Over the years HealthTerm has been recognised for its functionality – especially for its capability for handling translation processes of large code systems, e.g. SNOMED CT. HealthTerm has been used in all the major translations performed by countries after 2003 – among others Denmark, Sweden, Canada, Slovakia and Lithuania.
In 2010 HealthTerm was selected as the central terminology server in the EU Commission project epSOS. In this project, 23 countries were to exchange a “patient summary” and an e-prescription – that is, send a patient overview across country borders. This was due to the fact that as a EU citizen, you can now choose to receive your medical treatment in any of the 28 EU Member States. Therefore there is a need to be able to move patient data securely between countries. Besides the legal aspects in the exchange of patient data, it was necessary to develop a technical standard for the transfer of patient data. It also soon became clear that all information was in need of coding – no free text. Thereby it became possible to translate and/or map these codes, making it possible for the receiving country to easily understand the documents.
The epSOS project needed all of the modules in the HealthTerm toolbox. The Browser module handled an overview of all 27 different international code systems selected as the basis for the coding of the involved documents. The Subset module was used for selecting which part of a code system that could be used to express possible vaccines a patient has been given over time. The Translation module was used for translating all the different subsets selected for the many languages in the EU countries. The Mapping module was used to map two code systems. E.g. when Italy uses ICD-9 and Germany uses ICD-10. Last but not least, extension handling and the security modules were used to ensure that each country only could see its own data, but also had “view” rights to common data like international code systems and subsets.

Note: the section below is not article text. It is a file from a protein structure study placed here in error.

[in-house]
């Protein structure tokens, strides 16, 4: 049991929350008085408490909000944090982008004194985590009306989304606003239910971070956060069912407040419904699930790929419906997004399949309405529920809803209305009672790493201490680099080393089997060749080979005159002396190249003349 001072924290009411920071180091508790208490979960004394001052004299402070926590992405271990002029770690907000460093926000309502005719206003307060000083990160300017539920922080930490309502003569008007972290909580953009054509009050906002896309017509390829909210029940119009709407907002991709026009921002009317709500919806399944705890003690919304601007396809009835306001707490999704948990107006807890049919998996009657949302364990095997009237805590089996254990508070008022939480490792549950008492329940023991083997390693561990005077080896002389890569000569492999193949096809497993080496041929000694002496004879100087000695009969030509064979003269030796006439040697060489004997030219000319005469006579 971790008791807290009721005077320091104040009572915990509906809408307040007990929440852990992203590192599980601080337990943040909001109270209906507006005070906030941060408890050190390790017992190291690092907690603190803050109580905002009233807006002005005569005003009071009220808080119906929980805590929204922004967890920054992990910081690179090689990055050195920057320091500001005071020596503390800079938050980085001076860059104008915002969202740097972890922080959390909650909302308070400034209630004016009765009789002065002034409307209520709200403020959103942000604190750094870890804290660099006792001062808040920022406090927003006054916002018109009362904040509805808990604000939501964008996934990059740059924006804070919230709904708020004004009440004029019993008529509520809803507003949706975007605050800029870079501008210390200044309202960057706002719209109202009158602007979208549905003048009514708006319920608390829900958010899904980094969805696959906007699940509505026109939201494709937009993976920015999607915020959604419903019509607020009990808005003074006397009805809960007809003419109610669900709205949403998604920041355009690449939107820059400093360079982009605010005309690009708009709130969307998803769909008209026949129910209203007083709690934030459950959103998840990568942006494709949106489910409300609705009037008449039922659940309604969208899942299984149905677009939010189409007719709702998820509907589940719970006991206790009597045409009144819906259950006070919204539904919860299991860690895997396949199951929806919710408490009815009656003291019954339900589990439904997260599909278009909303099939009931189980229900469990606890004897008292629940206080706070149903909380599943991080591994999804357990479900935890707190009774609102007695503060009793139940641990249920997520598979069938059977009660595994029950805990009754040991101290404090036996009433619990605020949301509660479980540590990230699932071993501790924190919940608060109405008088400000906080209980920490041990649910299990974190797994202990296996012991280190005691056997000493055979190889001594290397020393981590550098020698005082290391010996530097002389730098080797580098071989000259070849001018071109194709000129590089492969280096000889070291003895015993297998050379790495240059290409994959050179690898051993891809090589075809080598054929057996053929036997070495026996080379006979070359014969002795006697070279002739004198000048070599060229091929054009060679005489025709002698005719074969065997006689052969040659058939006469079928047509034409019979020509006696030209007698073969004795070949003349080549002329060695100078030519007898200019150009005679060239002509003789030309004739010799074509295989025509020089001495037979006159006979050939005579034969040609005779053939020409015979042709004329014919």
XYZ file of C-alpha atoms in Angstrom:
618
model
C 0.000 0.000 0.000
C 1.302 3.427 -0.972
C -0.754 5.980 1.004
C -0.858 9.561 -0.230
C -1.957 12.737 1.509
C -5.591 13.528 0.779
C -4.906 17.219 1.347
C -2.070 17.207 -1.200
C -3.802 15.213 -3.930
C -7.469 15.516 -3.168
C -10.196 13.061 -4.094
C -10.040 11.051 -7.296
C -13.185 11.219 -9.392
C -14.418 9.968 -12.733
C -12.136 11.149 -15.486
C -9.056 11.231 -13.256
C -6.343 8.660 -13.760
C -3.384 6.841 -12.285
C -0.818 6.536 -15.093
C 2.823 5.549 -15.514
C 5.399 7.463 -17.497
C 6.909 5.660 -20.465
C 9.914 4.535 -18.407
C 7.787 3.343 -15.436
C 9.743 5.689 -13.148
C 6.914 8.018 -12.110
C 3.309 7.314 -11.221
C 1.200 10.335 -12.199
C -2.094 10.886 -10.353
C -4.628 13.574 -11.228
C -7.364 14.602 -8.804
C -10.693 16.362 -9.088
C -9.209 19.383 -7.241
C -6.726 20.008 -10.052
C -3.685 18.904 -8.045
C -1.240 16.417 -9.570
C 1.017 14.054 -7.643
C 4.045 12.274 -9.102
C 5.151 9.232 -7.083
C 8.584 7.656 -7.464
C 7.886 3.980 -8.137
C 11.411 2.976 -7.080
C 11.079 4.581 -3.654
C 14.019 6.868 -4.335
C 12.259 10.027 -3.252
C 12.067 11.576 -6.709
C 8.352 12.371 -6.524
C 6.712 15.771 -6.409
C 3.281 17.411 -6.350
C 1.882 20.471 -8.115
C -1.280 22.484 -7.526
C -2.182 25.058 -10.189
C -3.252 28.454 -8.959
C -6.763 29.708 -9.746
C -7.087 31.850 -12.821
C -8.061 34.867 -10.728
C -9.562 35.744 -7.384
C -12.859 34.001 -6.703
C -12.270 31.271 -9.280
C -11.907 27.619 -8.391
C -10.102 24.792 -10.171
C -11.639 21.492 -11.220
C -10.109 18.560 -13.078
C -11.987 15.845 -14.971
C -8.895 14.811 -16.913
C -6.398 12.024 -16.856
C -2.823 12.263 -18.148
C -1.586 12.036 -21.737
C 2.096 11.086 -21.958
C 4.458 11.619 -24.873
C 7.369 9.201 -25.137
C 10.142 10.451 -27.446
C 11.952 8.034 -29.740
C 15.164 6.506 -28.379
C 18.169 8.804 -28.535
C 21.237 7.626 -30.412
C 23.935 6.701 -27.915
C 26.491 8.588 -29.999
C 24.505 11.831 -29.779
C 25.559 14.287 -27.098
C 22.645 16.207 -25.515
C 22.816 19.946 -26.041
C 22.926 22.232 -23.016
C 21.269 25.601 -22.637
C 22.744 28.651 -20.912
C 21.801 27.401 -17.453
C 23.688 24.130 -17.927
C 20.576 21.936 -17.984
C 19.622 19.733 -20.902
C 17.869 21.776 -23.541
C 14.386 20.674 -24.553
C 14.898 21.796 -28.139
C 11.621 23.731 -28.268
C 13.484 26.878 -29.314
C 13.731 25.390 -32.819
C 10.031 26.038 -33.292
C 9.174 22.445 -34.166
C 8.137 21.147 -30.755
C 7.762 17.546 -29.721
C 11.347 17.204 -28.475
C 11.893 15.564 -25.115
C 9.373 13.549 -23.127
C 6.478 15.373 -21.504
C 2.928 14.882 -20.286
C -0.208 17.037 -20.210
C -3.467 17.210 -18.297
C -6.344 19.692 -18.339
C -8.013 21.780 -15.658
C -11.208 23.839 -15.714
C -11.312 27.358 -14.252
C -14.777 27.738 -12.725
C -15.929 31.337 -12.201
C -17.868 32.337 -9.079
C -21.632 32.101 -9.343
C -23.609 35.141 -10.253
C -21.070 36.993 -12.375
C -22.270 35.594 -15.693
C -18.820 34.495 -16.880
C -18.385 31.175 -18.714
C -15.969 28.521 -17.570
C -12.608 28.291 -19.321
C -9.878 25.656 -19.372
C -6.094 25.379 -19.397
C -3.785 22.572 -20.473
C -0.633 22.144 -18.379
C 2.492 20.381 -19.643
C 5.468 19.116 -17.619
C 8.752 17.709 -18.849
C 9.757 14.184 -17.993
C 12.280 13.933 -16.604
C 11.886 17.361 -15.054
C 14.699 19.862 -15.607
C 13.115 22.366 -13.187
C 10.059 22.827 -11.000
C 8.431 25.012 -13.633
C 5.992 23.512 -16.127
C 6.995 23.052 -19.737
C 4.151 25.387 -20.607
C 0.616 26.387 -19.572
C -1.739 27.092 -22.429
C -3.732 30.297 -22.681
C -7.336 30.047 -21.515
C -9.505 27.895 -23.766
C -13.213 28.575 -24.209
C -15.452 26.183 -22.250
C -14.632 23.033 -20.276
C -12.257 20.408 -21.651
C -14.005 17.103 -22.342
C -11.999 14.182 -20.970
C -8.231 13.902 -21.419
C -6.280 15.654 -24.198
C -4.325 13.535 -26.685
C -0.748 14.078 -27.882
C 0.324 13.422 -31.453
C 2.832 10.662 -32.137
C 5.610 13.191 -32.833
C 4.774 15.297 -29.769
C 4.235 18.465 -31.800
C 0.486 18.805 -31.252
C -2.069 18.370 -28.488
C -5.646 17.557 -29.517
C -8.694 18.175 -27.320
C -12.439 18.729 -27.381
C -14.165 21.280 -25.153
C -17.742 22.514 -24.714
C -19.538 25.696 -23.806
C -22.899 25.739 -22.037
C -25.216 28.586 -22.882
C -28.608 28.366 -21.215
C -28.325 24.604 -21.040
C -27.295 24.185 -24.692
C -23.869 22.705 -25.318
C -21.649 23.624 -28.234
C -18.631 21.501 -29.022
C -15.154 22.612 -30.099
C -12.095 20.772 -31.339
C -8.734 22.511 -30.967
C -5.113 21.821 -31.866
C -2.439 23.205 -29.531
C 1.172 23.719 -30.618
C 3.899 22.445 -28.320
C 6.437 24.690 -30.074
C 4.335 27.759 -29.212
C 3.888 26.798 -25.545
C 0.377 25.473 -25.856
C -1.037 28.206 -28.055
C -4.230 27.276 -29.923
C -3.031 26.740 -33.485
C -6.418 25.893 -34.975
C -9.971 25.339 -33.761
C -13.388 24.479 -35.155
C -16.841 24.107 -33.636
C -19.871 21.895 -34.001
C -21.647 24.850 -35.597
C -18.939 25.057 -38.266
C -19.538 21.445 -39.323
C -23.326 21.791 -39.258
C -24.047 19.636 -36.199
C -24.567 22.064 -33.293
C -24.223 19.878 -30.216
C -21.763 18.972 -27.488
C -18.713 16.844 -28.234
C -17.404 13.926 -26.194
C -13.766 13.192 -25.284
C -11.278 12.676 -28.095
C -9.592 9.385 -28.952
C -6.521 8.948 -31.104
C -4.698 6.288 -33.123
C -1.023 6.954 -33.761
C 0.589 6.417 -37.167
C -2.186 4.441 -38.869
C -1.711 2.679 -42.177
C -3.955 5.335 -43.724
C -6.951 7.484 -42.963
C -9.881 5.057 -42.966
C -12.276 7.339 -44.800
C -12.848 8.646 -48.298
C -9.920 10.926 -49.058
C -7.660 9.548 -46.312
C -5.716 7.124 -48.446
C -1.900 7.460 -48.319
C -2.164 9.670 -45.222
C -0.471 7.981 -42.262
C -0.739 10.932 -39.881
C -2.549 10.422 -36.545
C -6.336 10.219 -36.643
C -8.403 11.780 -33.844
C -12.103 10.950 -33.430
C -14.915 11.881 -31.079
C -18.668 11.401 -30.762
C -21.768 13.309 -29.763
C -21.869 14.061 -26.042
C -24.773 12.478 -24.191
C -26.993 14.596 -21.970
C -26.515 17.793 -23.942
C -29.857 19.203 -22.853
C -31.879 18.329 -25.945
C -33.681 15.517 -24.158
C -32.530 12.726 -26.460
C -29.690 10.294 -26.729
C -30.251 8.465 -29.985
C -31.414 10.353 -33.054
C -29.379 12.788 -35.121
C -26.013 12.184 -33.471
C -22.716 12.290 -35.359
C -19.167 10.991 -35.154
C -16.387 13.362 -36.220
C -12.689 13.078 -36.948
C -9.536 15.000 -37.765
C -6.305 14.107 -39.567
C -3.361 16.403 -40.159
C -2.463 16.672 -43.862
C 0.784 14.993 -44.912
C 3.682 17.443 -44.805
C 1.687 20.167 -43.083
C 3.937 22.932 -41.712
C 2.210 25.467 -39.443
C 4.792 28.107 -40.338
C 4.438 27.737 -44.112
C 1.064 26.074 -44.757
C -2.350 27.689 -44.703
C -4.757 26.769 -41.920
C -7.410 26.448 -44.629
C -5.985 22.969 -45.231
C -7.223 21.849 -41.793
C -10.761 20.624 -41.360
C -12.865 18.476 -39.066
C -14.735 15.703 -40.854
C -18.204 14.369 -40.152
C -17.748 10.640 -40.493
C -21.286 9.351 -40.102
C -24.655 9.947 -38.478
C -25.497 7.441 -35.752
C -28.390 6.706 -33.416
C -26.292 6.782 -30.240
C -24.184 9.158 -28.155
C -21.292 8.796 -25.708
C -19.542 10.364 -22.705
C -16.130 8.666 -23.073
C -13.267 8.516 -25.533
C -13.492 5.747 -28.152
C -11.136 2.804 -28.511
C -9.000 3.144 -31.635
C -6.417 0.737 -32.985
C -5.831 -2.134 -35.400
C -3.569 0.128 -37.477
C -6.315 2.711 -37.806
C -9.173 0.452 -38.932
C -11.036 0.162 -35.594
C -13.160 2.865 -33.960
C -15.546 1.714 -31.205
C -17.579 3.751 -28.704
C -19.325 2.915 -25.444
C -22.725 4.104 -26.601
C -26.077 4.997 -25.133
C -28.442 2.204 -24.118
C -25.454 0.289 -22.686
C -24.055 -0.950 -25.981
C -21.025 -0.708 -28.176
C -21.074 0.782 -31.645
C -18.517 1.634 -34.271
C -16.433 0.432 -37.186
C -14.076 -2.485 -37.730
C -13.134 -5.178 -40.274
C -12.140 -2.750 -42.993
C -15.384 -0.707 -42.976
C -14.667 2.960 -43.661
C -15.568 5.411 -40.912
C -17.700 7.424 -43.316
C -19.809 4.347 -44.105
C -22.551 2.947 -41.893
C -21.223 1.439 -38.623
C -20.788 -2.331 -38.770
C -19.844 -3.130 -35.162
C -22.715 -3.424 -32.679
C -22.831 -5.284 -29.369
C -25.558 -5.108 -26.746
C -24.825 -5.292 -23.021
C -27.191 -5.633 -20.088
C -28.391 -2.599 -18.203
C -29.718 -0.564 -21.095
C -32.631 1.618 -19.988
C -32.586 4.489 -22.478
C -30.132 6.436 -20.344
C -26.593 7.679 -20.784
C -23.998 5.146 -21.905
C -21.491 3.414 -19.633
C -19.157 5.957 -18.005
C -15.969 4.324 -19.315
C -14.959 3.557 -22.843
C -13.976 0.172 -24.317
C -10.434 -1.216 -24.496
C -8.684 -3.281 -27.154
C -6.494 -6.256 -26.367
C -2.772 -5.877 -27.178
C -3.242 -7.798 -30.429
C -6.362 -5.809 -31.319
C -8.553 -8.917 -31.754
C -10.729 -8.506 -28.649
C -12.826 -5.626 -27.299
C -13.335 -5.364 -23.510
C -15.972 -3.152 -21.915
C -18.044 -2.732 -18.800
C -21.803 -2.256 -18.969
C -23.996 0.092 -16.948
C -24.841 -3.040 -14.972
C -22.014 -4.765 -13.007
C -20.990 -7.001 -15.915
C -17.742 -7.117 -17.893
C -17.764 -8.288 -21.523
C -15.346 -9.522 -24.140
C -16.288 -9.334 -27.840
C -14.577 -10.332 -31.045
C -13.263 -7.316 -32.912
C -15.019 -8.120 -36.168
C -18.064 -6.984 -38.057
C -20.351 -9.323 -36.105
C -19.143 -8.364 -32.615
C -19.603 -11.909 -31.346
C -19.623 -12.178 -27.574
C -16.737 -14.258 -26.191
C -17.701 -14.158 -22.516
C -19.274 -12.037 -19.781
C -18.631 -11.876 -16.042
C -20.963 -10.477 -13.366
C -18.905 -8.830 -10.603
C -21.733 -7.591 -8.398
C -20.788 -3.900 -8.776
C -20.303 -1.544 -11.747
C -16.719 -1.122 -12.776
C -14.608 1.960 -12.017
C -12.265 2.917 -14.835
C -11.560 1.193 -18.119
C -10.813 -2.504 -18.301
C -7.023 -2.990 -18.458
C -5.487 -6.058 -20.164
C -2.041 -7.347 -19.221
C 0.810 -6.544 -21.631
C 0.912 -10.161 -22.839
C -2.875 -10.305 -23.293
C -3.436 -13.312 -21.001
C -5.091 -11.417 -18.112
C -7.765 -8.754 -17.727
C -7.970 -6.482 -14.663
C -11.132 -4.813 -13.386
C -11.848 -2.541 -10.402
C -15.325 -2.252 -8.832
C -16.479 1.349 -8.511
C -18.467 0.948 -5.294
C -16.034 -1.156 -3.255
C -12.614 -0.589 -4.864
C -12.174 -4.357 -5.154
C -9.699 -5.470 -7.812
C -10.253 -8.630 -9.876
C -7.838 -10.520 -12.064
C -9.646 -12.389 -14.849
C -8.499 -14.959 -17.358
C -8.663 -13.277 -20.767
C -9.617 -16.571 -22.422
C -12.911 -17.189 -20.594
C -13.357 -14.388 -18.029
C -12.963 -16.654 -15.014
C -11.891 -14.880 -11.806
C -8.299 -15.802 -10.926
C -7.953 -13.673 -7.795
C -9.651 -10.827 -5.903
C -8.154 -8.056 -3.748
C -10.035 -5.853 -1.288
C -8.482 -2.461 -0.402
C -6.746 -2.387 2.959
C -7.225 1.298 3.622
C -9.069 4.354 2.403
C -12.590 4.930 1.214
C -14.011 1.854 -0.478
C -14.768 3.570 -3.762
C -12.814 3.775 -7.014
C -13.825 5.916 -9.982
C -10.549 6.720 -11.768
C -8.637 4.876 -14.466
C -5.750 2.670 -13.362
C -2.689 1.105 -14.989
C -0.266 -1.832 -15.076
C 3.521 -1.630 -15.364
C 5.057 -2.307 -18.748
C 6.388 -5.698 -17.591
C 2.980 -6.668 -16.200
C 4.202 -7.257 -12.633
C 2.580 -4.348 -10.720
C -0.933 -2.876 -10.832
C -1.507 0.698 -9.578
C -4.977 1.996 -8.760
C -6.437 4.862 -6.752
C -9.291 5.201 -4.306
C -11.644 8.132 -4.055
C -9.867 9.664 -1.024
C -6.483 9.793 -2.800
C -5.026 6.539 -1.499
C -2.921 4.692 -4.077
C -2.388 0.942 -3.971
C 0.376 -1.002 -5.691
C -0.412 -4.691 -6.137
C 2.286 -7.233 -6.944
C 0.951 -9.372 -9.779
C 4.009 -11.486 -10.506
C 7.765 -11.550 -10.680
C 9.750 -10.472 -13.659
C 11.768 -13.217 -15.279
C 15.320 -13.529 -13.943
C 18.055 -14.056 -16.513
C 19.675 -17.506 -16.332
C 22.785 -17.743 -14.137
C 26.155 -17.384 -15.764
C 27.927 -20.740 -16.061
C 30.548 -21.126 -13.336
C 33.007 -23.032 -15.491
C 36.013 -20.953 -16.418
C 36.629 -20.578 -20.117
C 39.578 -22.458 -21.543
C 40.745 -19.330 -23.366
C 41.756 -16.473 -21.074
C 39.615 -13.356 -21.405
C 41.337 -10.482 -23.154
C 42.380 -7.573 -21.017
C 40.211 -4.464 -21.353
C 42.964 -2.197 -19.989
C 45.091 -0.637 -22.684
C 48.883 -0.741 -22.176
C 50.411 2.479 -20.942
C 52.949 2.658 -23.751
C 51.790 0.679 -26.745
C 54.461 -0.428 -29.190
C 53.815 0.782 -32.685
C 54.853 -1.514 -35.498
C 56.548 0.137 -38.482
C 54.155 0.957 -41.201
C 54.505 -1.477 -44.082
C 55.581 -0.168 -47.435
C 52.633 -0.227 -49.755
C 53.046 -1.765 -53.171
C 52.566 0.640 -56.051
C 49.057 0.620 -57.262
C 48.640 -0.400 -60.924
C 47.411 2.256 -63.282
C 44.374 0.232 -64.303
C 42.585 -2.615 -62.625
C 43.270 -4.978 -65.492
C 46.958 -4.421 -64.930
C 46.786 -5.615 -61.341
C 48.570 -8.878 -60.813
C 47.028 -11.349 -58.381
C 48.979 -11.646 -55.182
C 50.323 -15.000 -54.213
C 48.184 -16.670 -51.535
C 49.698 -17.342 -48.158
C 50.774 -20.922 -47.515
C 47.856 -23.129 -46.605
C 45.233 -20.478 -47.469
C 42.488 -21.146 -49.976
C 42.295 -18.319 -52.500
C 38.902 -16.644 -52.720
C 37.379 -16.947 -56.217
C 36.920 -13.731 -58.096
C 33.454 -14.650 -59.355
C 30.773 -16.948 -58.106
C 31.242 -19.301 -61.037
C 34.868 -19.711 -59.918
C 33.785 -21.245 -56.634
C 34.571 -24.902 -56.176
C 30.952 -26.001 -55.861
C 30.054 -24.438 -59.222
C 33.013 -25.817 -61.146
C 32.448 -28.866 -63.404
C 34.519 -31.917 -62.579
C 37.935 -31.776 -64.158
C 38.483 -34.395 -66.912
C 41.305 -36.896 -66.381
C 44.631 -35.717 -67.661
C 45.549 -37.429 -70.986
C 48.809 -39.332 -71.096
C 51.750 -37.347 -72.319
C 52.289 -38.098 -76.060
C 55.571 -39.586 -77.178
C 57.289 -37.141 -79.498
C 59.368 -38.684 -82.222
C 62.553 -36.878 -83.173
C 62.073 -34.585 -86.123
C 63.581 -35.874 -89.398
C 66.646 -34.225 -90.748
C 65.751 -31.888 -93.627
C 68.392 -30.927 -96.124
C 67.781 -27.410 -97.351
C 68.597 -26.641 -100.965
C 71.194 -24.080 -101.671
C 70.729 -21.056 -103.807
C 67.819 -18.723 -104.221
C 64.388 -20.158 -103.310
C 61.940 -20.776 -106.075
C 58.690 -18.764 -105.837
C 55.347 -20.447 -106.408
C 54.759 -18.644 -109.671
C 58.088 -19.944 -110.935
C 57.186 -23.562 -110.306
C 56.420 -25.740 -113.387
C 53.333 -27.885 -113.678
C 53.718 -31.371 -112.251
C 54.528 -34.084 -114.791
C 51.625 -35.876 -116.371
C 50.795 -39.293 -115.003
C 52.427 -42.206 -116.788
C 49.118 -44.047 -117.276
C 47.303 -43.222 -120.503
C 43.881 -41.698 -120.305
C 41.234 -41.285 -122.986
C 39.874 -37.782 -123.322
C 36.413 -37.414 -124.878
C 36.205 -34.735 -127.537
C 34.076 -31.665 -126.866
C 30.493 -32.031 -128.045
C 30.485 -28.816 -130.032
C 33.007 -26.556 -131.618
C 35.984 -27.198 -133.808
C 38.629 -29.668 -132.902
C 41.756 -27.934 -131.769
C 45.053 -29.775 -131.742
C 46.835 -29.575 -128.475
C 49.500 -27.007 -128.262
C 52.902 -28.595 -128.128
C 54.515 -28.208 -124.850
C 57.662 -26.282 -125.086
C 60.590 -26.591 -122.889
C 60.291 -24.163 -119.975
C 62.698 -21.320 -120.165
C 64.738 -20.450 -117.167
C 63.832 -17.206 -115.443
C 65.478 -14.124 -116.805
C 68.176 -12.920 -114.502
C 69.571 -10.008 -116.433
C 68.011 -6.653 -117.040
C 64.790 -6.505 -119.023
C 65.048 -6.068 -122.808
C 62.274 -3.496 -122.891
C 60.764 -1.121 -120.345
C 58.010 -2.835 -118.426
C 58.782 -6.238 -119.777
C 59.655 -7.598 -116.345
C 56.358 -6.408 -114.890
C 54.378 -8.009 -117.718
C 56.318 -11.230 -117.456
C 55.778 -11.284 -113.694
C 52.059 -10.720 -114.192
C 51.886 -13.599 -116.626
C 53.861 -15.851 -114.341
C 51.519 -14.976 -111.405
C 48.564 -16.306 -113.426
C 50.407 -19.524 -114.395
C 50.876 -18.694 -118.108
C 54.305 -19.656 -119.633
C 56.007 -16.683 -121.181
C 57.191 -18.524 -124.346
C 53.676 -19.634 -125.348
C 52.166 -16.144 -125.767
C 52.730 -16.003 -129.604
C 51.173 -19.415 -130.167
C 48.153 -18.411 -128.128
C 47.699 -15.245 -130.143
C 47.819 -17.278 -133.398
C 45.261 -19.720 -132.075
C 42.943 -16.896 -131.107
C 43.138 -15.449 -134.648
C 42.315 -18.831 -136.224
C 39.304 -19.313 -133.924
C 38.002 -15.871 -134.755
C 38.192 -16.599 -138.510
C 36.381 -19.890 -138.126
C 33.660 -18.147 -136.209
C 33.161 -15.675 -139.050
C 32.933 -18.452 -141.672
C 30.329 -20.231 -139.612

In the epSOS project HealthTerm was used as a tool and as a Master. Master is the central place where data (terminologies) are created and maintained. Using HealthTerm as the central repository, semantic project groups was given an overview of whether all countries had translated and/or mapped all subsets, a status per country, outstanding tasks, etc.
HealthTerm was also used by the epSOS project to update the international code systems. New subset versions were created, which was translated and mapped by the individual countries. The epSOS project had from the start a liberal attitude to subsets, containing only the 5,000 most important diagnoses. This was agreed in order to make the initial effort for the individual countries manageable. This approach is sufficient for pilot project testing. However, the epSOS project was about to use real data, and therefore the existing subsets were inadequate and needed to be extended considerably with the accompanying translation and mapping tasks in many countries.
The epSOS project demonstrated HealthTerm’s unique capability in handling many code systems in many languages by many actors, who all had been given smaller tasks in this large semantic project. The epSOS project chose to distribute an extract from HealthTerm to the National Contact Points (NCPs), who then had a small local database in which all documents could be translated or mapped. This worked fine, but since all of this data nonetheless was collected via HealthTerm’s web services, the NCPs could now also use HealthTerm ‘live’. For this reason, HealthTerm was optimised for the handling of ‘live’ lookups. This means that the clinical applications no longer need to support the terminologies themselves, but can now utilise HealthTerm as a service – Terminology as a Service.
An instance of HealthTerm was also established into which all of the different code systems, as well as a large selection of subsets can be imported. Suppliers of clinical systems can now use a “cloud” (shared HealthTerm instance(s) hosted by CareCom) for lookups in the terminology and thus they do not need to develop and handle updates to code systems themselves. This also gives their customers an opportunity to influence the clinical content and even adapt this with professional tools.